I've been discussing with @nolanlawson about the PouchDB project moving to a monorepo architecture and the pain points they're having with it.
This repository showcases a structure that addresses these problems.
However: This is dream code, or README driven development, in where this repo doesn't contain an implementation of these ideas – it's just a demo project structure and this README explaining how things could work.
the pain points
- linking packages is a separate step (that takes time)
- links like
module.exports = require('./path/to/the-actual-thing')have side-effects
- incompatibility with Greenkeeper
- maintaining dependencies that more than one package depends on (see also 5)
- duplicated metadata in package.json
make use of how
node_modules folders are treated by
Instead of storing the individual packages in a "packages" folder they're stored in a "packages/node_modules" folder. Because of the way the require algorithm treats a folder called "node_modules" everything inside it is now available with a simple require call from all others (1, 2).
It's a bit tedious that this requires an extra folder level, but this alone makes the entire linking step unnecessary. In the GitHub UI it's not even that bad, because it automatically points you right to the inner folder.
Scoped packages need to be stored in "packages/node_modules/@<scope>/".
define dependencies globally
Both dependencies and devDependencies are only ever defined in the top-level package.json file.
npm install is only ever run on the top-level.
As soon as a package wants to make use of an external dependencies it is added to the top-level package.json.
The individual packages can still just require dependencies with a simple call, because require traverses up to the top-level node_modules folder.
Packages can no longer depend on different versions of the same dependency (4). Updating a dependency that multiple packages depend on requires a single change (4). This makes it compatible with Greenkeeper again (3).
merge top-level package.json into individual package.json right before publishing
The only values the package.json files of the individual packages need to have are "name" and "version". Right before publishing these files are extended with the top-level package.json removing any need to duplicate information such as author, homepage, bugs, repository etc (5). Because the package.json is extended it is still possible to define additional per package metadata, such as the description.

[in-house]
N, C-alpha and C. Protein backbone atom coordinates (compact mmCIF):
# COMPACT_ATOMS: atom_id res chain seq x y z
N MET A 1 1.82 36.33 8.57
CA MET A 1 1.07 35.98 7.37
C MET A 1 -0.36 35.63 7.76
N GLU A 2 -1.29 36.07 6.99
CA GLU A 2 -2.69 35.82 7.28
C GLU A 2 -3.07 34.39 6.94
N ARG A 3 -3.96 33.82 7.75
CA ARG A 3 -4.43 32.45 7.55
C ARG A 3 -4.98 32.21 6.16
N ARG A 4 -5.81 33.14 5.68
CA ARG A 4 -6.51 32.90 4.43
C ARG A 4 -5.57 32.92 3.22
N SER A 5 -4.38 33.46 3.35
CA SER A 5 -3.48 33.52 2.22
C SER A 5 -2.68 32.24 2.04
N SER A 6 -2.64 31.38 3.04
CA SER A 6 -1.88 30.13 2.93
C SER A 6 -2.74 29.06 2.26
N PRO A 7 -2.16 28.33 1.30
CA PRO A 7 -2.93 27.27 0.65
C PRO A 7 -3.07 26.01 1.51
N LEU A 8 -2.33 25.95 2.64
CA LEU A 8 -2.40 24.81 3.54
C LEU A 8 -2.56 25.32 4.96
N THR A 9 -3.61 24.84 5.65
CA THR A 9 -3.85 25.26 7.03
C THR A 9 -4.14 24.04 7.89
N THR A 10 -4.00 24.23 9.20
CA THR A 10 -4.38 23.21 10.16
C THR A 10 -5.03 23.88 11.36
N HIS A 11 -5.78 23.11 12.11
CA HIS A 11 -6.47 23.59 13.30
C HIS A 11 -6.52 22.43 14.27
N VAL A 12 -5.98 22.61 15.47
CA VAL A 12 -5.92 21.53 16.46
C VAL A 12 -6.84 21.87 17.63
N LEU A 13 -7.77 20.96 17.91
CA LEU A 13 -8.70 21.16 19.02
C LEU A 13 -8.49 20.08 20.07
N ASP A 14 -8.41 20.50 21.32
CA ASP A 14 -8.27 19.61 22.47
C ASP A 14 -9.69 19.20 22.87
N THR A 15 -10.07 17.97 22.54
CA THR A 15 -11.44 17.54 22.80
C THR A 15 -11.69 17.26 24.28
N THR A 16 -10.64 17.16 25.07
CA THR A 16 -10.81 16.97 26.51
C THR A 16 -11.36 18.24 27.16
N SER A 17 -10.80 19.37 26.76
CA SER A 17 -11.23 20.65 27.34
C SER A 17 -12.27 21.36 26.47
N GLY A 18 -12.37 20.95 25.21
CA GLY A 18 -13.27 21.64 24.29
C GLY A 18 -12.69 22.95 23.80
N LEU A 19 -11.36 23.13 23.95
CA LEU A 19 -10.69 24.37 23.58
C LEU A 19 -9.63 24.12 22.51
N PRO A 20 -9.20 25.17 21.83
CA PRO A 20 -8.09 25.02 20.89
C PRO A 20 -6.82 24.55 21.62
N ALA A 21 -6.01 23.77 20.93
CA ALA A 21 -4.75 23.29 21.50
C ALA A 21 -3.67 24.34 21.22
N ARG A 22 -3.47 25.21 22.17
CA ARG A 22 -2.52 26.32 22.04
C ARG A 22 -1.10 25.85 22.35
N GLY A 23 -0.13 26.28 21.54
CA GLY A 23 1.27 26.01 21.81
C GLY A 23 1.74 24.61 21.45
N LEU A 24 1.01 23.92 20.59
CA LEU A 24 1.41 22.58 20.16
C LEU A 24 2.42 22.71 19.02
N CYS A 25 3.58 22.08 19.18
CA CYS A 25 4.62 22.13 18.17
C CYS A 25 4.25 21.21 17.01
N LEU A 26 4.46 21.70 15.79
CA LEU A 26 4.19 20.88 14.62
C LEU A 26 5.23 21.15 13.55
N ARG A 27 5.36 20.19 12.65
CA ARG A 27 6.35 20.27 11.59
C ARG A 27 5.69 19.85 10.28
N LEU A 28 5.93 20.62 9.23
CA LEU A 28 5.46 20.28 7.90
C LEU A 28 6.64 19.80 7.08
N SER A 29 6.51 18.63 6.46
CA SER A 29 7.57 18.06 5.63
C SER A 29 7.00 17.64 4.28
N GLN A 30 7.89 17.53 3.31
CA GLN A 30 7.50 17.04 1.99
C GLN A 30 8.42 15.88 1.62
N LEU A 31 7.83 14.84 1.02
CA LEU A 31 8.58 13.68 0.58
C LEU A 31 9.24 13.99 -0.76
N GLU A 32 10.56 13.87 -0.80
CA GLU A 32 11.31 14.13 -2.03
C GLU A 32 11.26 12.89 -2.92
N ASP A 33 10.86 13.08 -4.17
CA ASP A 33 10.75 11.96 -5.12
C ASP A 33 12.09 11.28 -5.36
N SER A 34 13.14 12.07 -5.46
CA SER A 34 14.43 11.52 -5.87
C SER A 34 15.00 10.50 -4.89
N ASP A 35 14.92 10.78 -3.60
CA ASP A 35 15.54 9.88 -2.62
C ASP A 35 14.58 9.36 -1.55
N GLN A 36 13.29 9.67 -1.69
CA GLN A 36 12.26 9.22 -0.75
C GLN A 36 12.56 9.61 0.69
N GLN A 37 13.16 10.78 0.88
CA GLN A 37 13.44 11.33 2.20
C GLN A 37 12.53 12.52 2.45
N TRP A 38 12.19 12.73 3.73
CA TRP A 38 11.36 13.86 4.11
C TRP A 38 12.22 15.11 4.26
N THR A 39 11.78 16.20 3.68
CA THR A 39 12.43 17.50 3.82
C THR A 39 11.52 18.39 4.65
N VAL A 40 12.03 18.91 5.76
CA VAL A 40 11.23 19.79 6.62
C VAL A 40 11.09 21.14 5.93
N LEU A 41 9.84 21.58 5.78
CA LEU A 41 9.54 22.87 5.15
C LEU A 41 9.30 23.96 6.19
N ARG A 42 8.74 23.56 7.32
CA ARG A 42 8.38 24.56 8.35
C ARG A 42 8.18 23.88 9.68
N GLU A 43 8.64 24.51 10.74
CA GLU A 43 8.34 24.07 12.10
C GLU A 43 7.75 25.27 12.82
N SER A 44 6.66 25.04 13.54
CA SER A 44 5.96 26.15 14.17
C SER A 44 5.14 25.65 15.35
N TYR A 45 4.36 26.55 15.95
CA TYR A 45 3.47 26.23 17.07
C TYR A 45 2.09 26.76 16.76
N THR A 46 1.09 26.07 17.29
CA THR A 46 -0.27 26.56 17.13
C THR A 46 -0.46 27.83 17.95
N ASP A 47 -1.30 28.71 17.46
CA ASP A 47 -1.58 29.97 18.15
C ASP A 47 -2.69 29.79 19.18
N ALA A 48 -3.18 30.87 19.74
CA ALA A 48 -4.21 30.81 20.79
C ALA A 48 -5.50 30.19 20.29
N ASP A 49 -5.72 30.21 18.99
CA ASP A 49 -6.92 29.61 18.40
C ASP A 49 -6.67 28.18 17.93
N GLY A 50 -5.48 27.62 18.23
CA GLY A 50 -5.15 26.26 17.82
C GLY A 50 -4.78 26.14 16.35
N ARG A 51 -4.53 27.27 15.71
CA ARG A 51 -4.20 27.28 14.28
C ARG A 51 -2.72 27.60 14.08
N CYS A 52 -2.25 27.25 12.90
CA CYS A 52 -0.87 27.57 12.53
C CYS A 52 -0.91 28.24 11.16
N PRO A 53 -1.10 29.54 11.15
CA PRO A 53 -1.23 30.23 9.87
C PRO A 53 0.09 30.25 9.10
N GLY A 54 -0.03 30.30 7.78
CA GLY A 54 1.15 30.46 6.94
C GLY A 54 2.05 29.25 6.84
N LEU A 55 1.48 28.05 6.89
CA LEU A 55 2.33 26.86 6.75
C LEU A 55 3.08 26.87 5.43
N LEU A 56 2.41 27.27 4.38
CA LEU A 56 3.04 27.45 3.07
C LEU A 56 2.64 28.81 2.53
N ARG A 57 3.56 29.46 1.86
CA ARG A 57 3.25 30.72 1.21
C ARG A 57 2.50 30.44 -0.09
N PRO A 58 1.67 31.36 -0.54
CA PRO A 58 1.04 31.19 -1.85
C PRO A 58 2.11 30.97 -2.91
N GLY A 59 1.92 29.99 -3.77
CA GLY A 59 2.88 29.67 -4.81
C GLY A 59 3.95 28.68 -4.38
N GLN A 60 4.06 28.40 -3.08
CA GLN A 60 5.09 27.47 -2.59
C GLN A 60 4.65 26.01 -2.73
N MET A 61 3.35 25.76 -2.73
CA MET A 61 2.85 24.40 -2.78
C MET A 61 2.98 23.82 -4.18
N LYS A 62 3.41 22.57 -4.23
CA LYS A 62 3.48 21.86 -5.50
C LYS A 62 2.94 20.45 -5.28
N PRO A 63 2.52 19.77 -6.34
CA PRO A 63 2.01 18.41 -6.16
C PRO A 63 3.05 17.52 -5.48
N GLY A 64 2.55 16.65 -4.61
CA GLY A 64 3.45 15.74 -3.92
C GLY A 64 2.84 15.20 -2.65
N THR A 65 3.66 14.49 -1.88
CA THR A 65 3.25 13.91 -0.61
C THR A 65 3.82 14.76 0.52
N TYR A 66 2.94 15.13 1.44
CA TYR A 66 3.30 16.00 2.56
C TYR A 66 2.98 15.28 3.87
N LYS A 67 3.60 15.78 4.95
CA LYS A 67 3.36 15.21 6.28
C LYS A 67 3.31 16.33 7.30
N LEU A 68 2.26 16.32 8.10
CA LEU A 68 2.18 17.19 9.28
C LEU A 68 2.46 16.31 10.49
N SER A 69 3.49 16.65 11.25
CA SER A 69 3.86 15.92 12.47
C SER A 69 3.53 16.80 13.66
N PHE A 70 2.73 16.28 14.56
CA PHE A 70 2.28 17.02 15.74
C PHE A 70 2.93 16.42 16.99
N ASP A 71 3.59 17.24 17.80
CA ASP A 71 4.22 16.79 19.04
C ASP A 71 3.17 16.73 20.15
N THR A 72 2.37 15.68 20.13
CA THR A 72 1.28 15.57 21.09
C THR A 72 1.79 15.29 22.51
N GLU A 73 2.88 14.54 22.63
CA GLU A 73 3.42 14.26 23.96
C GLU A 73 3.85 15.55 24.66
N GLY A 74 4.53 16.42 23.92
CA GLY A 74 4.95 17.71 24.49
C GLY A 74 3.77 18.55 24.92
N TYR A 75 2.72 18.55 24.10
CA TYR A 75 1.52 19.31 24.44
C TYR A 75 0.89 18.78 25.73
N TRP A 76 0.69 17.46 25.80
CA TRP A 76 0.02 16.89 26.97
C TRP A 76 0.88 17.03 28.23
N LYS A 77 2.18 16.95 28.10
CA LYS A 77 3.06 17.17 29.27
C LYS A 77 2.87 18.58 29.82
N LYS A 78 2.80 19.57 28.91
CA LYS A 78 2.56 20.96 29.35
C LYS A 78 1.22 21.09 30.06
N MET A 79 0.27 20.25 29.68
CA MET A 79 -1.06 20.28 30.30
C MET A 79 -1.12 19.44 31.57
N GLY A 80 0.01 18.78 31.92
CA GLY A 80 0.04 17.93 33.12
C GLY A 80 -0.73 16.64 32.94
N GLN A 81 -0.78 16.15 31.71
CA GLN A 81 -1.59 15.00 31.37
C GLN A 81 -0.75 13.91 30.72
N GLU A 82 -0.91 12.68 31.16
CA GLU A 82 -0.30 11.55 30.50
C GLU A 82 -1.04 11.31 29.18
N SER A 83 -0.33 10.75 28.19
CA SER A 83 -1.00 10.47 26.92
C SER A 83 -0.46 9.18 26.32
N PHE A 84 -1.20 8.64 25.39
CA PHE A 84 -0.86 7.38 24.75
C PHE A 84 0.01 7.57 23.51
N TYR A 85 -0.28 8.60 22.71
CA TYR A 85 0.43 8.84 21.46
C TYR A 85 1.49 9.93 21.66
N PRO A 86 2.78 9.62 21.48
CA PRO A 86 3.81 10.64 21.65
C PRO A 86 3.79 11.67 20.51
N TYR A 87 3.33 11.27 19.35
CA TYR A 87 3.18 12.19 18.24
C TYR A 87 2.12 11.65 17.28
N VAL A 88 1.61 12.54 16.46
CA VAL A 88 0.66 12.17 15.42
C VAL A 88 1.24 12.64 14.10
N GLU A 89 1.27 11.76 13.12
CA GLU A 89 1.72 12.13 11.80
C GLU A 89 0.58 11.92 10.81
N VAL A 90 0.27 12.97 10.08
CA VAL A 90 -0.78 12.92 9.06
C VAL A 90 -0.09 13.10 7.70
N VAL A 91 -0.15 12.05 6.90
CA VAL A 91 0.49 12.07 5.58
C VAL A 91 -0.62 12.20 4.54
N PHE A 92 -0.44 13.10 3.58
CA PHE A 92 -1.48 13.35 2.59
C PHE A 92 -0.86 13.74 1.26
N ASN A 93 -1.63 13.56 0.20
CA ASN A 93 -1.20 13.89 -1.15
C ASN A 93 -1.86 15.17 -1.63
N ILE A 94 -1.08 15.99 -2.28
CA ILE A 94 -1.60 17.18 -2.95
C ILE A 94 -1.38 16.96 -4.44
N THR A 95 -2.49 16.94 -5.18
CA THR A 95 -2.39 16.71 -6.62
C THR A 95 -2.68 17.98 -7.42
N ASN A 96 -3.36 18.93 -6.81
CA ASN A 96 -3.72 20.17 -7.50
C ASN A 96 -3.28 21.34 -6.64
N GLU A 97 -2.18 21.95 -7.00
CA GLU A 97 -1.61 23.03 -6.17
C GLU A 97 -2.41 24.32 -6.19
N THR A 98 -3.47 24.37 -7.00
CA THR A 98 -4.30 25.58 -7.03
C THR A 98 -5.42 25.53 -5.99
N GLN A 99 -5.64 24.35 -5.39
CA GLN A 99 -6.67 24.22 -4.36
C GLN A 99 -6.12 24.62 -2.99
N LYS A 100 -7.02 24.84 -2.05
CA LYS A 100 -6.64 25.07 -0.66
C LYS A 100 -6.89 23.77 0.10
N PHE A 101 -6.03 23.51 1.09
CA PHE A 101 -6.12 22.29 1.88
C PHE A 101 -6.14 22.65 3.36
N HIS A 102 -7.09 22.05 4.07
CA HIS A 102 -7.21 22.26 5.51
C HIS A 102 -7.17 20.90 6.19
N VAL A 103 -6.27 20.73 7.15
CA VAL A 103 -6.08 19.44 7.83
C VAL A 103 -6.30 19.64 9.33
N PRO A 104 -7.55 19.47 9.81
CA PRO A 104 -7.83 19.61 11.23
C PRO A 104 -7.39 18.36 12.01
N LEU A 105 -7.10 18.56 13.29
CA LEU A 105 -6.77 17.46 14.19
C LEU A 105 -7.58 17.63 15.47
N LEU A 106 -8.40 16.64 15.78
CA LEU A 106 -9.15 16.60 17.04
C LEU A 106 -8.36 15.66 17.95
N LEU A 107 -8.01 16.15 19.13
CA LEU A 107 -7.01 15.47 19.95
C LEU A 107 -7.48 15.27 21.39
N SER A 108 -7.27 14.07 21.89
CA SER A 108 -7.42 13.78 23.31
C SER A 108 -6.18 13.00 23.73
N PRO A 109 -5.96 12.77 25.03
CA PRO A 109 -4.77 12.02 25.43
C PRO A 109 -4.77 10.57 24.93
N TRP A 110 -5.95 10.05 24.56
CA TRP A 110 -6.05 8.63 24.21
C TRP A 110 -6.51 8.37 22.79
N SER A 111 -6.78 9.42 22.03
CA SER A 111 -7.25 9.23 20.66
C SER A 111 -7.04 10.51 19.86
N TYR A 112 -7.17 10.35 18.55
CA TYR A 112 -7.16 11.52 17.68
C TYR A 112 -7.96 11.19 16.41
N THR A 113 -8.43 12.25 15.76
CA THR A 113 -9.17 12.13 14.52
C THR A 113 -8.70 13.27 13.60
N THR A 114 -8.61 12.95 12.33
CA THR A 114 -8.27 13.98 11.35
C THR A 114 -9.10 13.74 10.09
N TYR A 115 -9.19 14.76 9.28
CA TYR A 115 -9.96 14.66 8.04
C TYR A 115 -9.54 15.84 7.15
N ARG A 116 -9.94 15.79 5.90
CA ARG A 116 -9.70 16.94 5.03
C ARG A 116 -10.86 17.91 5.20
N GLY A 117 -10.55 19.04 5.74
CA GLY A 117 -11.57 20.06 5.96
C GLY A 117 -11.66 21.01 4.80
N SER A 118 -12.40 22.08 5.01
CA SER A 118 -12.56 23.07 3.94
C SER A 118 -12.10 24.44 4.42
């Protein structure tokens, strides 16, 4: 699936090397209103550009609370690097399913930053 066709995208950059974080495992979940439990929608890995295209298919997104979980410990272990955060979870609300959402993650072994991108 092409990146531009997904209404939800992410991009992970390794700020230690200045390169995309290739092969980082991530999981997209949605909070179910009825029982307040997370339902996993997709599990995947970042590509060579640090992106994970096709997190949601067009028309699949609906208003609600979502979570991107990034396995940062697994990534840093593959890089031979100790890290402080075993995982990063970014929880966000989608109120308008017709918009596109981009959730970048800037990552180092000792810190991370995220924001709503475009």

source code analysis to find dependencies
The dependencies object is the only value that gets special treatment. The publishing tool analyzes the source code of the individual packages (starting at their entry point), looking for all require calls, or import statements. Every required/imported npm package that's from the same repository will be defined with the latest version (that might be about to be published). All others will be defined with the version that is found in the top-level package.json. If there are required packages that aren't in the top-level package.json the tool aborts the entire publishing process (4).
cheap alternative to find/define dependencies
As the process described in the previous paragraph could lead to a rather complex first implementation and could feel rather magic, here is an alternative:
The individual packages define their dependencies in the package.json only ever using a "*". Before publishing these stars get overwritten by the latest version from the same repo, or the version found in the top-level package.json.
This would not require source code analysis, but some duplicated entries in the package.json files. This could however be dangerous when the package contains a require call to a package that is not defined in its package.json. It would work inside the monorepo, but not after being published.
why is this just a README?
These are simply the ideas I had after discussing with @nolanlawson and I think it could be worth exploring them. However I'm not running a monorepo project myself, which wouldn't make me the ideal author/maintainer for such a tool. There are already monorepo publishing tools out there, such as lerna. If they think there are cool ideas in here I'd be happy to see them being adopted – without the need for another tool. If they aren't interested I'm happy for anyone else who wants to take a shot at implementing this. Also I'm happy to learn why these might not even be good ideas in the first place.
This is meant as a starting point for a discussion and hopefully even more and better ideas.